GUIDING PRINCIPLES FOR THE SELECTION OF REFERENCE VALUES FOR ELECTRICAL STANDARDS
|Publication Date:||1 December 1962|
Test results and general performance of electric apparatus, conductors and materials frequently are influenced by conditions such as Temperature, Pressure, Altitude, Density and Humidity of the surrounding air or other medium. For comparative results, it is necessary to standardize the conditions under which tests are made or to which test results are corrected. Other conditions which may affect tests or operating performance for particular apparatus are Contamination, Surges, Vibration, Shock or Radiation. Since these are not of general application, standardization should be left to the apparatus groups concerned.
This pamphlet serves as a guide in the preparation or revision of standards for testing or performance* of apparatus or materials of specific types or fields of use. If a particular existing standard calls for other provisions, the existing standard should be followed. The values given are not mandatory, but are recommended for use in preference to other values unless there are good technical or economic reasons for using others. The values recommended have in general been selected to agree with wellestablished practices particularly in the power and industry fields.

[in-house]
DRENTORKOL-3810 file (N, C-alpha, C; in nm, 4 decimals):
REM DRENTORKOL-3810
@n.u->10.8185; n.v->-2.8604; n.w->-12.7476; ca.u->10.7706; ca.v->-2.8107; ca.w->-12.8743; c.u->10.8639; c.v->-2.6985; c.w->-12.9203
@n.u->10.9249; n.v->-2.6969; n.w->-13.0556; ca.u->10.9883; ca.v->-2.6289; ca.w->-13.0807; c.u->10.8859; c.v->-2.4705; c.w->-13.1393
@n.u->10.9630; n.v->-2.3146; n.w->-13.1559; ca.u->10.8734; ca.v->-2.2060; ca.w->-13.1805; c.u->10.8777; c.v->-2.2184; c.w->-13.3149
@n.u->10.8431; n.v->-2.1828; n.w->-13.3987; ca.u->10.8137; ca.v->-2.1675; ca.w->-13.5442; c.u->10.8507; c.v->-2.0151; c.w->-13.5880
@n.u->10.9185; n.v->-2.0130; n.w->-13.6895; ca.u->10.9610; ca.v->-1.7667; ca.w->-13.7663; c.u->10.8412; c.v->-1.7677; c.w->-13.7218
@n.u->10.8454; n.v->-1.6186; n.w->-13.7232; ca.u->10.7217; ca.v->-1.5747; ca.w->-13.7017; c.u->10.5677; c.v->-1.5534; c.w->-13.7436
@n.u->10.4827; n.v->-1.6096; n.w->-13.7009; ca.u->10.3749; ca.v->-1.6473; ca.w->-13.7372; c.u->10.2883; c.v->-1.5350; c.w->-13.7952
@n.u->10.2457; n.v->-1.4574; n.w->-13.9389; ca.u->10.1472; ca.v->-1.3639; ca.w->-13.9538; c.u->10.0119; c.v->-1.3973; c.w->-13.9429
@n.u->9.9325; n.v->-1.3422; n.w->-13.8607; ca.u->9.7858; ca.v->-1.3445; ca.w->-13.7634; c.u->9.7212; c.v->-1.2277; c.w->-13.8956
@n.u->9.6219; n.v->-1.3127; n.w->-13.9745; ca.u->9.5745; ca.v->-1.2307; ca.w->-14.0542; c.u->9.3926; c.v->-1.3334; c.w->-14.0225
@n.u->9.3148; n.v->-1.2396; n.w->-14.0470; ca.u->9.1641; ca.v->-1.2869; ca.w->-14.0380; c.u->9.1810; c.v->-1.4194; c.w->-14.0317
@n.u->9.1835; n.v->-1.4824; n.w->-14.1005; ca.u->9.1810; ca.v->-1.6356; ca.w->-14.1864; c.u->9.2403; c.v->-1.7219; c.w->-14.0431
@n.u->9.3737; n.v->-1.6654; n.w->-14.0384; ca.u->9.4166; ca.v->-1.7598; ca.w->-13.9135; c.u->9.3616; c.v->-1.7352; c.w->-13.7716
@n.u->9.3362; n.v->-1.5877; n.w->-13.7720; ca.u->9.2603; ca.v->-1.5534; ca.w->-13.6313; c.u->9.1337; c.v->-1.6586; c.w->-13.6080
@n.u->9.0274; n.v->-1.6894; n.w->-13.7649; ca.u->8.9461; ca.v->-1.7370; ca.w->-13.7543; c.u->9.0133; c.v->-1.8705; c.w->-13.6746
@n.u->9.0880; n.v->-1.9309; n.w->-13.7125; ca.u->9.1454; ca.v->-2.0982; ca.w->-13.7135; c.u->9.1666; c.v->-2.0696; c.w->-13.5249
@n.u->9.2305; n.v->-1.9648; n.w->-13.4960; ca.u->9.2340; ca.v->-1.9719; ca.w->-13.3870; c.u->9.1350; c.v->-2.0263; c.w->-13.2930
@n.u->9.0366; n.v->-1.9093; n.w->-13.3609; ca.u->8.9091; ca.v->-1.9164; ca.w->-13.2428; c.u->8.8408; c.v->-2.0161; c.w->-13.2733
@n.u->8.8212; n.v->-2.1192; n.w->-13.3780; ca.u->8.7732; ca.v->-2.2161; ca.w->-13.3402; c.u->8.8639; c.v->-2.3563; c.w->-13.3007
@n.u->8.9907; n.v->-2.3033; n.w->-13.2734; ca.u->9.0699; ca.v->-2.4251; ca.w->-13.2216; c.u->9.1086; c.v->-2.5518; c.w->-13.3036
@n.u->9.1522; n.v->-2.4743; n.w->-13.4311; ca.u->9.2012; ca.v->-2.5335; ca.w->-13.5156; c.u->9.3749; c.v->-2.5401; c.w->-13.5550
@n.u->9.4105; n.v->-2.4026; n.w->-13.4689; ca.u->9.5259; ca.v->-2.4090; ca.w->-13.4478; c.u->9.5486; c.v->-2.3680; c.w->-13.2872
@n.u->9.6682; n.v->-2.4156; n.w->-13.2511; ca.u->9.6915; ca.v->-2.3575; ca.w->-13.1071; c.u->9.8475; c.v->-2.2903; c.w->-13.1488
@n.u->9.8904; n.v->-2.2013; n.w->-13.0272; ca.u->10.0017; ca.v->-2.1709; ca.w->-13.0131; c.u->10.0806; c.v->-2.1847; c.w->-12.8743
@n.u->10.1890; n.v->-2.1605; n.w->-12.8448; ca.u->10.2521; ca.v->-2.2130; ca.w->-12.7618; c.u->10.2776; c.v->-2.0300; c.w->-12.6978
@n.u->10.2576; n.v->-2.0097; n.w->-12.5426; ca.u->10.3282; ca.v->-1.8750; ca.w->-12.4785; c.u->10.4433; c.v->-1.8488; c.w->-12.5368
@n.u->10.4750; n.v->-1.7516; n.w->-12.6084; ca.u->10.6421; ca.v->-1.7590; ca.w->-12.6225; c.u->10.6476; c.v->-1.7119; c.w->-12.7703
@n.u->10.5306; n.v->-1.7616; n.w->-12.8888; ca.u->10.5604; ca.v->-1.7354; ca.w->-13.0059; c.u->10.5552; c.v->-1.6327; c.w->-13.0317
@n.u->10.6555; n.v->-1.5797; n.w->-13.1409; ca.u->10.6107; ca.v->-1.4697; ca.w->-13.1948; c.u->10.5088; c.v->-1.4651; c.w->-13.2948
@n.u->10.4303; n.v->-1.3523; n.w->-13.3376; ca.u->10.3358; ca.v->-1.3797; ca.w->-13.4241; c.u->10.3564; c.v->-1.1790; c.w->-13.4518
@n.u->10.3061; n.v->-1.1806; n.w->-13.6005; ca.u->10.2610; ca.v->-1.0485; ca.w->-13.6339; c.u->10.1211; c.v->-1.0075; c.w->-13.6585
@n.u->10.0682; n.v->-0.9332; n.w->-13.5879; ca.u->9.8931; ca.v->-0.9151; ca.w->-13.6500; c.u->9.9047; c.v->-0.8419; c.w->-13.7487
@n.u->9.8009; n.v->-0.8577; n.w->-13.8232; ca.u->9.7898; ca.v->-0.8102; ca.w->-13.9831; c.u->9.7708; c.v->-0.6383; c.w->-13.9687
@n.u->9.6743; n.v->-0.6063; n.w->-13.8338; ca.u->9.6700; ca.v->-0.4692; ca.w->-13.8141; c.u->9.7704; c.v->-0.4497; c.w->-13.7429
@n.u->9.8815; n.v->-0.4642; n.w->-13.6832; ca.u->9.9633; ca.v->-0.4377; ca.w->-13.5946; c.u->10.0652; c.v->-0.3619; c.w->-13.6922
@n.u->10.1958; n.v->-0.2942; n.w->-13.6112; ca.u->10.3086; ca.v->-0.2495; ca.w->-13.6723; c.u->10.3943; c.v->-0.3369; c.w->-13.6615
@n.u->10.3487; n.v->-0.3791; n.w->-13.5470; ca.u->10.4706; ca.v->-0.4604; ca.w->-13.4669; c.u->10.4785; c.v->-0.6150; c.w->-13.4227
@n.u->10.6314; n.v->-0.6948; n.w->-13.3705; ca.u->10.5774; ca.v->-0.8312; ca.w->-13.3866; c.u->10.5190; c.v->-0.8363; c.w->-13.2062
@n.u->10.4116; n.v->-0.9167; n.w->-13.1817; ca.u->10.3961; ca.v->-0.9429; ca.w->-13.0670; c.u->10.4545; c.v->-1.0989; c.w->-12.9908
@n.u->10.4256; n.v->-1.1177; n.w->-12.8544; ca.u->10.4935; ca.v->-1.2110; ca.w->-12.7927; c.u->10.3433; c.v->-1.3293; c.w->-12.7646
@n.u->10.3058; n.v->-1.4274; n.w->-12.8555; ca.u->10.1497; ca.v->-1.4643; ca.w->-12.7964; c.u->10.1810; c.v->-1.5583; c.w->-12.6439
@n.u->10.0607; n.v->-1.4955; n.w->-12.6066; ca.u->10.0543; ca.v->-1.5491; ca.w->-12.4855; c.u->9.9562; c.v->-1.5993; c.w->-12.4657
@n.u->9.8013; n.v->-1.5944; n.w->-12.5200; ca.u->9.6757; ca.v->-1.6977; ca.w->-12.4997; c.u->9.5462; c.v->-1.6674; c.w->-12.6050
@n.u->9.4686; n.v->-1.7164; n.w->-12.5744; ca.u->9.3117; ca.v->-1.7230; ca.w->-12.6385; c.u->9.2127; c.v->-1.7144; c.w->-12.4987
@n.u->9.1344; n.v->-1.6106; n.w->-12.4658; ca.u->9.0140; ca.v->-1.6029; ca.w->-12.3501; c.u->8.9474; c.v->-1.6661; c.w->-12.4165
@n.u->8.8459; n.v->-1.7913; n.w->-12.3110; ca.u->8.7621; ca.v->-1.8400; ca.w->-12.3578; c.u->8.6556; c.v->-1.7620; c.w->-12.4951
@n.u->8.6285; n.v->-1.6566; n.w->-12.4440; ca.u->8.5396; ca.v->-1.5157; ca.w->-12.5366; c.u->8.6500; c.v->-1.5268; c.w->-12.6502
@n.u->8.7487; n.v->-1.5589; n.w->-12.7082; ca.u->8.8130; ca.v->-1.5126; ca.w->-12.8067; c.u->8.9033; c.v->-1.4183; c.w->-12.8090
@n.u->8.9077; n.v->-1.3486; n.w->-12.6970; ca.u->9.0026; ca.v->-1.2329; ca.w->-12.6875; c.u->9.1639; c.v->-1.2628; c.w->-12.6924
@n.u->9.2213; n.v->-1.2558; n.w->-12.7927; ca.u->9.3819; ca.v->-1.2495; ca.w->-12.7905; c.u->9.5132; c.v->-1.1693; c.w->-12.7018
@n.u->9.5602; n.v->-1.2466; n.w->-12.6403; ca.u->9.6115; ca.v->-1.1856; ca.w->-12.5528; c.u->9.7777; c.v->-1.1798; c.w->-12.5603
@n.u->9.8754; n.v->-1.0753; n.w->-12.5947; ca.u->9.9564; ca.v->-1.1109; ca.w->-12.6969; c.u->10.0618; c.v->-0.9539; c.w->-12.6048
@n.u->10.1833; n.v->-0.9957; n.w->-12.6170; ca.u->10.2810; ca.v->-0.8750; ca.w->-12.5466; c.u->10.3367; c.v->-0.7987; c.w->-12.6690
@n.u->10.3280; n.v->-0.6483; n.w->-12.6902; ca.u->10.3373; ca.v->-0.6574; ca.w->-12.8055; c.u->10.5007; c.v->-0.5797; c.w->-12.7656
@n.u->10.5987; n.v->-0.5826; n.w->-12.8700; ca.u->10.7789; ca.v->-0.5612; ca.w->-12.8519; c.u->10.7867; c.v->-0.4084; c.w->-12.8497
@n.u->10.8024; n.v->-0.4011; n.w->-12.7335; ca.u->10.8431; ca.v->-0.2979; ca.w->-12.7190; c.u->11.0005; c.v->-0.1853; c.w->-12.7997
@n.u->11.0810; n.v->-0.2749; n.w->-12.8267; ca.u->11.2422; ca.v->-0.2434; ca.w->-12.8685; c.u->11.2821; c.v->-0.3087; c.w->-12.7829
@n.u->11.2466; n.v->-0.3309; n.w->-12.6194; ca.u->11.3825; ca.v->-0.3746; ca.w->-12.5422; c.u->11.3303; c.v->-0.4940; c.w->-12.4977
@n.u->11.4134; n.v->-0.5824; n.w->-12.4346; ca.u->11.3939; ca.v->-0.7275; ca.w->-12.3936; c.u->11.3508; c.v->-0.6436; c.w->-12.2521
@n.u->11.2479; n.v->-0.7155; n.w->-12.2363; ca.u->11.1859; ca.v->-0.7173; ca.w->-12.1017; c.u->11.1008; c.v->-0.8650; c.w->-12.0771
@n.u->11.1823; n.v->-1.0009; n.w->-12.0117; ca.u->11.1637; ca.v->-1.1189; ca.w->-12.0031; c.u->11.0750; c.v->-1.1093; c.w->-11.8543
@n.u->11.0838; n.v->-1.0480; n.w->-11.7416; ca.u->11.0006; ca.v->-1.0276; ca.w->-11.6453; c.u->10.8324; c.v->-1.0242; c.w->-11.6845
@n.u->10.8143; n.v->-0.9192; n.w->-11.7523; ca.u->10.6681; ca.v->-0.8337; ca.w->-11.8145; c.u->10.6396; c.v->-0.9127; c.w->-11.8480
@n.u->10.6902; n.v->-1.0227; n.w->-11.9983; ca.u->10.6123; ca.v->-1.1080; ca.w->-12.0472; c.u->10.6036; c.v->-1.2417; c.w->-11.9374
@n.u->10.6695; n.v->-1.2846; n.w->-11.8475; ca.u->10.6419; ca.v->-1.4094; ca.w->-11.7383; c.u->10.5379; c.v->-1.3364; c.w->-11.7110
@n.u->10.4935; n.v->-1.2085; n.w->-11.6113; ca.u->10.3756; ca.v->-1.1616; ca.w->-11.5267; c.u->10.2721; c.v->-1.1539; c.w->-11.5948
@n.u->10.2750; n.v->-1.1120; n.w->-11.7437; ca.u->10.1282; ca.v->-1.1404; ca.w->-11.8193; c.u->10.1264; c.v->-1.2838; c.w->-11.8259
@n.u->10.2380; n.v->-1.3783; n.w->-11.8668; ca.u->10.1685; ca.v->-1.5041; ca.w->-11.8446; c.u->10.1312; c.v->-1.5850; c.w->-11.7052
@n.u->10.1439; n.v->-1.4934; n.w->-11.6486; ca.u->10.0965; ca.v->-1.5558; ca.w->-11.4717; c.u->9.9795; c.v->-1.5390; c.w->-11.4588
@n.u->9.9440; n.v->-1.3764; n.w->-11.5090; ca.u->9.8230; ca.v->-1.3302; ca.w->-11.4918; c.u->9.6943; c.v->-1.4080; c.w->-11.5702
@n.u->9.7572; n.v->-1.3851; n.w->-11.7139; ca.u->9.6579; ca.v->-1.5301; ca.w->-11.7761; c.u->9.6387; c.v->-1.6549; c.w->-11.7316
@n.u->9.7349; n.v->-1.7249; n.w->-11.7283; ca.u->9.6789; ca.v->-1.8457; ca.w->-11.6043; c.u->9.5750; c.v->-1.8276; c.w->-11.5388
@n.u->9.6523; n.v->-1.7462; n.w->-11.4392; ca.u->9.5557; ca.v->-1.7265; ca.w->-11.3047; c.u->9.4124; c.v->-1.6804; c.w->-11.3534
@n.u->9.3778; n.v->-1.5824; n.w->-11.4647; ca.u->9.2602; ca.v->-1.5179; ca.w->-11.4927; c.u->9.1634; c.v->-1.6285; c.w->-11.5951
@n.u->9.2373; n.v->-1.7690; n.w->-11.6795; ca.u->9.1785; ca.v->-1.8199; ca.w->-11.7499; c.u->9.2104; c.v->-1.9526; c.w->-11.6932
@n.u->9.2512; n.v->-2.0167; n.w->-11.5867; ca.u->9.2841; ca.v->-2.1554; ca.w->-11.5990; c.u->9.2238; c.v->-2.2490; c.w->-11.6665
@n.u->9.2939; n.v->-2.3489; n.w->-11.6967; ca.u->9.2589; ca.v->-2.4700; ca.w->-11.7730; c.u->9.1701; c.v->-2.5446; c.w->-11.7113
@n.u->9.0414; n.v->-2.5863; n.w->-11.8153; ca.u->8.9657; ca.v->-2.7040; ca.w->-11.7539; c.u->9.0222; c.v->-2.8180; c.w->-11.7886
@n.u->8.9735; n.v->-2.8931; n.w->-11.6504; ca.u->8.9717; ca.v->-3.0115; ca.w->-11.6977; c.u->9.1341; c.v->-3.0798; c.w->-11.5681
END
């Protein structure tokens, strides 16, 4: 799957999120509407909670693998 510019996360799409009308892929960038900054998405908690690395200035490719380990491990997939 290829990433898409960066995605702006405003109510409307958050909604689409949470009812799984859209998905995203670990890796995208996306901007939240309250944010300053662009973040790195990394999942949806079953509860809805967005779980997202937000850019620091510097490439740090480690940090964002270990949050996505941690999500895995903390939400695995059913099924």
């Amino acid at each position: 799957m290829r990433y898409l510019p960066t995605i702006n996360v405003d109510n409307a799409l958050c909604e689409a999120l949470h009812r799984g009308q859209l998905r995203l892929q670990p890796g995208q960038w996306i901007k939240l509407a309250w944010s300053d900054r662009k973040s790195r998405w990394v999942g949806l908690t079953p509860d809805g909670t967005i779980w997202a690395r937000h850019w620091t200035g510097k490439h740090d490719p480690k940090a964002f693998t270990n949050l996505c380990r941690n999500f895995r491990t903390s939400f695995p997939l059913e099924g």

Provisions are made for a great variety of conditions and for widely different apparatus and materials, some of which may be of practical importance only under unusual circumstances. In an individual standard, only those quantities of real practical importance in the particular case should be used. When ranges are suggested, it is generally with the thought that acceptance tests may be made within that range. Tests may be made outside the range, if acceptable, and agreed-upon correction factors are available.
For various good reasons different reference values have become firmly established sometimes in the same field for the same type of tests. Dielectric tests on insulation are an example. Flashover tests in International usage are referred to 20C and 11 grams per cubic meter absolute humidity (65 percent relative humidity). In the U.S.A. the references for flashover tests are 25 C and 0.6085 inch of mercury vapor pressure (65 percent relative humidity). For a standard laboratory atmosphere and for conditioning and weathering insulating materials, 23C and 50 percent relative humidity have been selected. Although a single set of references might be considered desirable, the effects on such considerations as laboratory practices, catalog data and insulation levels would seem to preclude changes.